Saving Time and Money with a Simple Google Calendar Hack
There are all kinds of methods out there for creating and using to-do lists — everything from good old pen and paper to entire systems like Getting Things Done. But none of them work unless you use them consistently.
When I decided to go from a paper system to an electronic system, I had some difficulty. I tried several things, including Google’s tasks feature, but they just wasn’t doing it for me.
Then it hit me: why not combine what I like about a paper list (being able to cross things off) with the convenience of an electronic list on my calendar? (The ability to schedule recurring events, move things around easily, etc.)
Here’s how it works:
- Create at least two calendars in Google calendar. (One for work and one for home.) This will make it easy to see which tasks and activities belong to which part of your life, and will let you hide one set with a single click if you don’t want to see them all at once.
- Enter your tasks and appointments into the calendar using the Create Event button. Even if you just need to do a task “sometime” during the day or week, pick a specific date and time and enter it as an event. Estimate the amount of time it will take you to complete the task while you’re at it. (I schedule things in 15 minute increments.) Don’t forget to schedule your actual appointments and events on the calendar too. If an activity or task recurs regularly, you can go ahead and set it to recur for as long as it’s going to be happening. You can also choose to email reminders to yourself. If you need to add a note to yourself about a particular item, that can be entered in the Description field. (Just add a little “See description” note at the end of the event title.)
- Cross things off as you complete them. To “cross things off” of the calendar when they’re complete, click the event to edit it, and the place an X and a dash at the beginning of the event like this:
A whole day’s worth of “crossed off” items looks very satisfying in Agenda format, with that line of X’s. Plus, if you haven’t quite finished everything you intended to do, it’s easy to switch to the standard calendar format and drag the task to another day.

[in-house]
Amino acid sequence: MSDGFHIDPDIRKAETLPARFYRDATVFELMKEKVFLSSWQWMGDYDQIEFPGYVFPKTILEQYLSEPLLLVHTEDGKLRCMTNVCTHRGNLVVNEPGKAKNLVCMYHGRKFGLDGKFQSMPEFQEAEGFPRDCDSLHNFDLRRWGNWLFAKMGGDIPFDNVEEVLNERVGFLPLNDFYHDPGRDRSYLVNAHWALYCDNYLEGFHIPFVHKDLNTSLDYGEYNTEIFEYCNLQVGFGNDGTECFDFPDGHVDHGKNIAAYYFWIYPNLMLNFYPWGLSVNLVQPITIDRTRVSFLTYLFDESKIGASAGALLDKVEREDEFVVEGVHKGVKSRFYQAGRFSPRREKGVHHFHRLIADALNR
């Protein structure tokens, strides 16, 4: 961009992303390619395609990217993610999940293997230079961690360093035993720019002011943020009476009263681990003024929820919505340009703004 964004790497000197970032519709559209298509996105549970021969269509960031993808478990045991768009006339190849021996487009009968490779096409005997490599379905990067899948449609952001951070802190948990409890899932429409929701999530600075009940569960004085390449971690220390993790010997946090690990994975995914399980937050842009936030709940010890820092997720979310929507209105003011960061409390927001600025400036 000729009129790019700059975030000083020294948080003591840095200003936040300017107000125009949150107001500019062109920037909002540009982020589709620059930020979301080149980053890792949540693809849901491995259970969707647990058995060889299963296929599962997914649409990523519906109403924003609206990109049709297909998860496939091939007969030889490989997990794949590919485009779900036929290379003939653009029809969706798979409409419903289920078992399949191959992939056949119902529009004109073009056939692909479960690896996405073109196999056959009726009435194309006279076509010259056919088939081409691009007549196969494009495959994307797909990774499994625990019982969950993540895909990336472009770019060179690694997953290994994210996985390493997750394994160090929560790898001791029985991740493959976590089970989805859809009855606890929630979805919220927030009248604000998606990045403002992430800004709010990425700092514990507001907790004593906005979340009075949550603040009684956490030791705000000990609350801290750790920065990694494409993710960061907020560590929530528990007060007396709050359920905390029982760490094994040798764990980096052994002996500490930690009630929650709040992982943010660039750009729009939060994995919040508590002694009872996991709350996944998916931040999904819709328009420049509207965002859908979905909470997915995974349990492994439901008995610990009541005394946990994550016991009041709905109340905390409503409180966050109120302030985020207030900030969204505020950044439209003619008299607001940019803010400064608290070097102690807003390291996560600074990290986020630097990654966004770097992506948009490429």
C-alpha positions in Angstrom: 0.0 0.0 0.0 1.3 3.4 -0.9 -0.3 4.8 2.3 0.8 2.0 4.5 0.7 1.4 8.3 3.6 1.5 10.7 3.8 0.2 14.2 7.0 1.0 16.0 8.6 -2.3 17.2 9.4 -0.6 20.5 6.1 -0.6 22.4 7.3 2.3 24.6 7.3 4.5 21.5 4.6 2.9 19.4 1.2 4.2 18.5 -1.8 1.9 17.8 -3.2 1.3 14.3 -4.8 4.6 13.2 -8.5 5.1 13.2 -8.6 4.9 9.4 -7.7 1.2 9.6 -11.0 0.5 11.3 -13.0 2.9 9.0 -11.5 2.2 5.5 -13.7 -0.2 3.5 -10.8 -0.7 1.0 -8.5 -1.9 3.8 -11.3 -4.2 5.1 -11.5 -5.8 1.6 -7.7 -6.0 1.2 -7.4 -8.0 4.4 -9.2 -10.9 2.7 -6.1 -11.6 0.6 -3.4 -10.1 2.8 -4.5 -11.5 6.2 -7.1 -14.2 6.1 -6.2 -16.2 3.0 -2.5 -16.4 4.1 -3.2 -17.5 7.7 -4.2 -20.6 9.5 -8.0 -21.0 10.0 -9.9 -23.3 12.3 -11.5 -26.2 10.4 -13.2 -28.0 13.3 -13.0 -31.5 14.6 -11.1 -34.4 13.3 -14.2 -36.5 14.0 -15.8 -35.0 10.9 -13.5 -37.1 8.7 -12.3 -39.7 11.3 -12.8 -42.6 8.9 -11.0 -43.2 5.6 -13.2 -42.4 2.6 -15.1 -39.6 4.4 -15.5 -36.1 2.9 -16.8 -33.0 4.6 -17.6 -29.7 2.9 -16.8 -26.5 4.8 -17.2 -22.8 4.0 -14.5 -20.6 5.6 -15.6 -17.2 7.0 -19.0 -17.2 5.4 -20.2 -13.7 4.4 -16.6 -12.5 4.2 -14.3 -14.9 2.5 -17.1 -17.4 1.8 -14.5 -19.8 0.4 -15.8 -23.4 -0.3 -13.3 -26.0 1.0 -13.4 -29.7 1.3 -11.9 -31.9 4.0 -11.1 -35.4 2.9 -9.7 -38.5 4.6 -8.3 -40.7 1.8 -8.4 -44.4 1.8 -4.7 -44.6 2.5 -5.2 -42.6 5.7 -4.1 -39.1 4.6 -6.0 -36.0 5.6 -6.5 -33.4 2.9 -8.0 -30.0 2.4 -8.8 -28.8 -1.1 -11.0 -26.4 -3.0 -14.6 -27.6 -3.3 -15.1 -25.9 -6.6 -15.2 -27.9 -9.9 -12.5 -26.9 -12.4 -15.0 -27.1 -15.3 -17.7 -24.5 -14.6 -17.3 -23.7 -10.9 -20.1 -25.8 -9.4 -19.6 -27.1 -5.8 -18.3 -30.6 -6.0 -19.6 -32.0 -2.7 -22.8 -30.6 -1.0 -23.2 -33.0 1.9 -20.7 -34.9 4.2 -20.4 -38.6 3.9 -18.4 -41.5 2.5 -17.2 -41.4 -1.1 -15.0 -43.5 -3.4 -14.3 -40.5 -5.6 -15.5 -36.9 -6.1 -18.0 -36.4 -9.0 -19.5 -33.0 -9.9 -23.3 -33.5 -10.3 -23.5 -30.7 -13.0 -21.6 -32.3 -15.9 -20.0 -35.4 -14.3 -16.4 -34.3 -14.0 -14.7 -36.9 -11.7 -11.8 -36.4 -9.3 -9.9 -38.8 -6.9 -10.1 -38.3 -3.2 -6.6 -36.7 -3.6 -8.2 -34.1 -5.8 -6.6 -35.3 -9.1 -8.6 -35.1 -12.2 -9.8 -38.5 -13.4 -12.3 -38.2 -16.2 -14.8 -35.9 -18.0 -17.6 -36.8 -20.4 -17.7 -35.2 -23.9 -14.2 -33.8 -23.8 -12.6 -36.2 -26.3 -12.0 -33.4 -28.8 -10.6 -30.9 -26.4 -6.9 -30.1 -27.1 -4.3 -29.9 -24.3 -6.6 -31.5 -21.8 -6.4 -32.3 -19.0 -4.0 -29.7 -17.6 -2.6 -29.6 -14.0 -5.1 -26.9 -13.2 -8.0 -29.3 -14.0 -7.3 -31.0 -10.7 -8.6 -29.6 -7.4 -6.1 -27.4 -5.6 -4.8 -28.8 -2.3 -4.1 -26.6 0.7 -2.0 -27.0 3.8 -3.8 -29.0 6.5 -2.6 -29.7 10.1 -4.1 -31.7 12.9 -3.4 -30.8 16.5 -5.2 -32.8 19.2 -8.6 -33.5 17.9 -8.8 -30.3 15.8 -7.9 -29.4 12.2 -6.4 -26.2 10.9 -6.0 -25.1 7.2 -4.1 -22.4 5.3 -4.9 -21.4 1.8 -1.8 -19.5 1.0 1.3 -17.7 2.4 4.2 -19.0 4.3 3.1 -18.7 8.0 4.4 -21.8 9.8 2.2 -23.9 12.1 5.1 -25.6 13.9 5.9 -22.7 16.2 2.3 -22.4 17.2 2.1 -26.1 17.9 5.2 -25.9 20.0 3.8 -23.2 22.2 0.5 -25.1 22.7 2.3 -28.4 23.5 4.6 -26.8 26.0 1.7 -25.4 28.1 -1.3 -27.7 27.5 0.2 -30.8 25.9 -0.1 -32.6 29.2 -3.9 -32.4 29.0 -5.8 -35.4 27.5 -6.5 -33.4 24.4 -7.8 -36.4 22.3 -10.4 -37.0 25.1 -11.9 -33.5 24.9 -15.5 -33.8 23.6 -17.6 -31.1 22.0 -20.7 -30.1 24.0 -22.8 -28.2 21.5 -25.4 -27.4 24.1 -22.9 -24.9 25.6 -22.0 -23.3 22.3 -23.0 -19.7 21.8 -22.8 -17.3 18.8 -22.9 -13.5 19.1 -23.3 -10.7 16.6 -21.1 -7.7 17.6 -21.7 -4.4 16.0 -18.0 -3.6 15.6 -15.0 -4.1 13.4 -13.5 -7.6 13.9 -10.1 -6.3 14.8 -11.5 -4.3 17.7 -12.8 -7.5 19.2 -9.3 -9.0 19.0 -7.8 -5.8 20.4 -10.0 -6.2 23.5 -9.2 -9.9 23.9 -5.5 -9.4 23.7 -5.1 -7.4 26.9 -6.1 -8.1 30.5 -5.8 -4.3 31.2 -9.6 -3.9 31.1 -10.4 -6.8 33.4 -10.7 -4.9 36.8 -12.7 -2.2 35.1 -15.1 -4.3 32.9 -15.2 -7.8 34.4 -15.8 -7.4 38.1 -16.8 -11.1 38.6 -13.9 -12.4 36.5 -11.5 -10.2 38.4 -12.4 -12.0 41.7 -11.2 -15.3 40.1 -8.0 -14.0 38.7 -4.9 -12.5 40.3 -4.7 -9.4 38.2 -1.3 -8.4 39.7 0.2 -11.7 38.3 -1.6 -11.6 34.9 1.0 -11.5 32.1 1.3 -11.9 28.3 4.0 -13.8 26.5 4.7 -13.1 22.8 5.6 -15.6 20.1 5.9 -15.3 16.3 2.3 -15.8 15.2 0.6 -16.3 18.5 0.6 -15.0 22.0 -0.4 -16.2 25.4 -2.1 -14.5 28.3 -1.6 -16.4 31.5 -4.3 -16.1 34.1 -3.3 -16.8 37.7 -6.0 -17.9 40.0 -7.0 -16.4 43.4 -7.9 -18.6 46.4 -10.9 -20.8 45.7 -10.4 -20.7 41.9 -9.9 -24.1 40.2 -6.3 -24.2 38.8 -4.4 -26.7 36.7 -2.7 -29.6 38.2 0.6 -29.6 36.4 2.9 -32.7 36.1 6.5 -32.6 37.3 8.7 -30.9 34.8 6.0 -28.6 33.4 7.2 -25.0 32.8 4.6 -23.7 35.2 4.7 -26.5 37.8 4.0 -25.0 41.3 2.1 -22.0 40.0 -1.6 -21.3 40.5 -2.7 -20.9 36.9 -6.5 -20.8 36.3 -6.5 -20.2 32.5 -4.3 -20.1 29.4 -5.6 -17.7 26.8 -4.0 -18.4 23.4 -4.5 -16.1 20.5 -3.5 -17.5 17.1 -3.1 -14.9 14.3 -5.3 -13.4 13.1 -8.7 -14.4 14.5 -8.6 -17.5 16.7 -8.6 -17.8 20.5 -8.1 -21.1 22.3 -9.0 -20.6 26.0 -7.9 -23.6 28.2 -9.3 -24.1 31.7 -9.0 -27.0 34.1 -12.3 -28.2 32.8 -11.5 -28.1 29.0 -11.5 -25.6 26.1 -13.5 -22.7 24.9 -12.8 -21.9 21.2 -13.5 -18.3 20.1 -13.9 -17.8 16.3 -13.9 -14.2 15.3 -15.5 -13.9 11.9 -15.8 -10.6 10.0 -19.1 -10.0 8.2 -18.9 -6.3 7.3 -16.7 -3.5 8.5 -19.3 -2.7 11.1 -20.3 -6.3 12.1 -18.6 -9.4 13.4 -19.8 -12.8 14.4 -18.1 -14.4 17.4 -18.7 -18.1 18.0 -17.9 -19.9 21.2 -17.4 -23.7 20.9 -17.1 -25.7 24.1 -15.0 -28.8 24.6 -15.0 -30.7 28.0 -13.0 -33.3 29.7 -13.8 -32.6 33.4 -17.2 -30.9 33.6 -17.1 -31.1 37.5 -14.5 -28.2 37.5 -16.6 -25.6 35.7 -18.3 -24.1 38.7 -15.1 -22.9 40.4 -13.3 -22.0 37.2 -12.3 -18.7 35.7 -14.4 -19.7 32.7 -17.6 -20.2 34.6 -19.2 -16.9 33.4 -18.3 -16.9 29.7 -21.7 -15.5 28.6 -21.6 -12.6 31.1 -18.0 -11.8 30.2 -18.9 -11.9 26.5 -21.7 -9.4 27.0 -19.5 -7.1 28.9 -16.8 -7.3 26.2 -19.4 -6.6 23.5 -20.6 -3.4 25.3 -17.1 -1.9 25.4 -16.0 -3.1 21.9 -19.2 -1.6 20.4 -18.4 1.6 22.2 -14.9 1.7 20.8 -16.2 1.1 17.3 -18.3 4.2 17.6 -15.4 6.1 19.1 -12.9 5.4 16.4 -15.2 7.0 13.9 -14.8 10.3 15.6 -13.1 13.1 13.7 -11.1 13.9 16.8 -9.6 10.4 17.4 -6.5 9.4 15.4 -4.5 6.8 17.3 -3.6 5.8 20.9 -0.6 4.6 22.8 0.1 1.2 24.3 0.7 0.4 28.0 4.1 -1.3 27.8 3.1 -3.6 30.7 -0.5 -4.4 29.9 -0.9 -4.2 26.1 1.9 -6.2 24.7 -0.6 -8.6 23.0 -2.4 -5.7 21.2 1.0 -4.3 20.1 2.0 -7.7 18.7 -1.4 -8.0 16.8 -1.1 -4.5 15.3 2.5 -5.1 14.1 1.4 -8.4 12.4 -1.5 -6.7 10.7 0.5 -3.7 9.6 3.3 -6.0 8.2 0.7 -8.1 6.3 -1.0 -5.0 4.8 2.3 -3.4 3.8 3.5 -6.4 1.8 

Start using your calendar religiously. If you have a smart phone, set Google calendar up to sync with it. Check your calendar first thing in the morning and throughout the day. Choose a regular time each day to schedule future tasks. (Of course, you can always add them as they come up as well, since the calendar is super easy to edit.)
Viewing the calendar in Agenda format is particularly handy, because it puts the tasks and events in chronological order so you can see what you plan to do when. If there are too many items on it, you can click off your “home” calendar while at work (or vice versa) to make things easier to read.
Using Google calendar as a combined to-do list/calendar has the added bonus of allowing you to track how long things actually take you to complete, because you can modify the start and end times of events to reflect what really happened. You might find out that you spend a lot more time doing certain things than you’d ever imagined, or that certain tasks just fly by.
If you have a business, you can use the calendar to keep track of the hours you spend working on various projects or for various clients, along with scheduling when to send out the bills so that you get paid in a timely manner.
And speaking of bills, you can schedule reminders to yourself to pay any bills that you don’t have set to be paid automatically. This is particularly useful for bills that recur only once or twice a year, like property taxes or car insurance. Avoiding late fees and unpleasant surprises can add up to big savings. On a more positive note, if there are coupons you know you want to use but don’t have time to do so right away or don’t have an immediate need for the item, you can add a reminder to use the coupons by a certain date to the calendar too.
In general, Google calendar just a great way to stay on track and truly get things done.